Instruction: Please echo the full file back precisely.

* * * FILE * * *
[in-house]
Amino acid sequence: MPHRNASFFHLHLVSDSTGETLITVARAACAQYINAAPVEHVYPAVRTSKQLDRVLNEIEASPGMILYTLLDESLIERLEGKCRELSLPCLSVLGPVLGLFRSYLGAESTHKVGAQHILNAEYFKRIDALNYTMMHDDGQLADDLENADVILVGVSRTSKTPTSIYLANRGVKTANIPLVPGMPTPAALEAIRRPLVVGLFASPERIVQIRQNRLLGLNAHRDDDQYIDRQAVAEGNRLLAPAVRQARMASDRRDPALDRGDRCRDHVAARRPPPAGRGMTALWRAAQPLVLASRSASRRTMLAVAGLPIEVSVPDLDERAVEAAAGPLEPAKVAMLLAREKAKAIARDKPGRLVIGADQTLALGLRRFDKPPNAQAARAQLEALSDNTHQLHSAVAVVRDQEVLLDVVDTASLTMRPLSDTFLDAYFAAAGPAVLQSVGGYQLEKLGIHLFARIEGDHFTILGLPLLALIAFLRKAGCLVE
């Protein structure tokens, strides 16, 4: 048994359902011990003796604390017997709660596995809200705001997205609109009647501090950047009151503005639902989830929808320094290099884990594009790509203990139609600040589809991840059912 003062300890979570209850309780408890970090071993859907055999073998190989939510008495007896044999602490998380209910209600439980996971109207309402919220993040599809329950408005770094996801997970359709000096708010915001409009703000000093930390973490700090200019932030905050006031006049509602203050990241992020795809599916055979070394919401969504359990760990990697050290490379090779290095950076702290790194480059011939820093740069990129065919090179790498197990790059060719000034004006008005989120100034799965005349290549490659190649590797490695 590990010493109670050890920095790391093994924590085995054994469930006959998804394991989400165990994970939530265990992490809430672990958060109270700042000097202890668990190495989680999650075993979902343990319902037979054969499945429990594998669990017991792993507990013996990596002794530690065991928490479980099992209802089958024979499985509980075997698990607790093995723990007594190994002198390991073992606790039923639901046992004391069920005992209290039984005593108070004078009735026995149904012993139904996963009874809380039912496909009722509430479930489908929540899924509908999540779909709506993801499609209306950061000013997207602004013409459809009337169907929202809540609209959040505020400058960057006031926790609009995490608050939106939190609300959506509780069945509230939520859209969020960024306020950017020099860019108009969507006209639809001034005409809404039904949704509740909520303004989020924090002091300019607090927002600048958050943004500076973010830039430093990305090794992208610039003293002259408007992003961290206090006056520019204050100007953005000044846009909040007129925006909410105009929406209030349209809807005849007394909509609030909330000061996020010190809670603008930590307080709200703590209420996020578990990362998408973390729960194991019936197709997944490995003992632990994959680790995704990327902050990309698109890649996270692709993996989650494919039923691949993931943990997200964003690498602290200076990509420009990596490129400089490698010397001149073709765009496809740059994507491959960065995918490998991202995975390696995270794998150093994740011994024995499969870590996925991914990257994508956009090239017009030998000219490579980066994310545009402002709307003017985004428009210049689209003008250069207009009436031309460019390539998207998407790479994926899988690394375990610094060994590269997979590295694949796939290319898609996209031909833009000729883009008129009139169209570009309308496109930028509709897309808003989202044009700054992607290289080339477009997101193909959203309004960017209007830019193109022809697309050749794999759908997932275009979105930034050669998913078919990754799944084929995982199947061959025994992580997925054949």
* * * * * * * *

[in-house]
Amino acid sequence: MPHRNASFFHLHLVSDSTGETLITVARAACAQYINAAPVEHVYPAVRTSKQLDRVLNEIEASPGMILYTLLDESLIERLEGKCRELSLPCLSVLGPVLGLFRSYLGAESTHKVGAQHILNAEYFKRIDALNYTMMHDDGQLADDLENADVILVGVSRTSKTPTSIYLANRGVKTANIPLVPGMPTPAALEAIRRPLVVGLFASPERIVQIRQNRLLGLNAHRDDDQYIDRQAVAEGNRLLAPAVRQARMASDRRDPALDRGDRCRDHVAARRPPPAGRGMTALWRAAQPLVLASRSASRRTMLAVAGLPIEVSVPDLDERAVEAAAGPLEPAKVAMLLAREKAKAIARDKPGRLVIGADQTLALGLRRFDKPPNAQAARAQLEALSDNTHQLHSAVAVVRDQEVLLDVVDTASLTMRPLSDTFLDAYFAAAGPAVLQSVGGYQLEKLGIHLFARIEGDHFTILGLPLLALIAFLRKAGCLVE
């Protein structure tokens, strides 16, 4: 048994359902011990003796604390017997709660596995809200705001997205609109009647501090950047009151503005639902989830929808320094290099884990594009790509203990139609600040589809991840059912 003062300890979570209850309780408890970090071993859907055999073998190989939510008495007896044999602490998380209910209600439980996971109207309402919220993040599809329950408005770094996801997970359709000096708010915001409009703000000093930390973490700090200019932030905050006031006049509602203050990241992020795809599916055979070394919401969504359990760990990697050290490379090779290095950076702290790194480059011939820093740069990129065919090179790498197990790059060719000034004006008005989120100034799965005349290549490659190649590797490695 590990010493109670050890920095790391093994924590085995054994469930006959998804394991989400165990994970939530265990992490809430672990958060109270700042000097202890668990190495989680999650075993979902343990319902037979054969499945429990594998669990017991792993507990013996990596002794530690065991928490479980099992209802089958024979499985509980075997698990607790093995723990007594190994002198390991073992606790039923639901046992004391069920005992209290039984005593108070004078009735026995149904012993139904996963009874809380039912496909009722509430479930489908929540899924509908999540779909709506993801499609209306950061000013997207602004013409459809009337169907929202809540609209959040505020400058960057006031926790609009995490608050939106939190609300959506509780069945509230939520859209969020960024306020950017020099860019108009969507006209639809001034005409809404039904949704509740909520303004989020924090002091300019607090927002600048958050943004500076973010830039430093990305090794992208610039003293002259408007992003961290206090006056520019204050100007953005000044846009909040007129925006909410105009929406209030349209809807005849007394909509609030909330000061996020010190809670603008930590307080709200703590209420996020578990990362998408973390729960194991019936197709997944490995003992632990994959680790995704990327902050990309698109890649996270692709993996989650494919039923691949993931943990997200964003690498602290200076990509420009990596490129400089490698010397001149073709765009496809740059994507491959960065995918490998991202995975390696995270794998150093994740011994024995499969870590996925991914990257994508956009090239017009030998000219490579980066994310545009402002709307003017985004428009210049689209003008250069207009009436031309460019390539998207998407790479994926899988690394375990610094060994590269997979590295694949796939290319898609996209031909833009000729883009008129009139169209570009309308496109930028509709897309808003989202044009700054992607290289080339477009997101193909959203309004960017209007830019193109022809697309050749794999759908997932275009979105930034050669998913078919990754799944084929995982199947061959025994992580997925054949």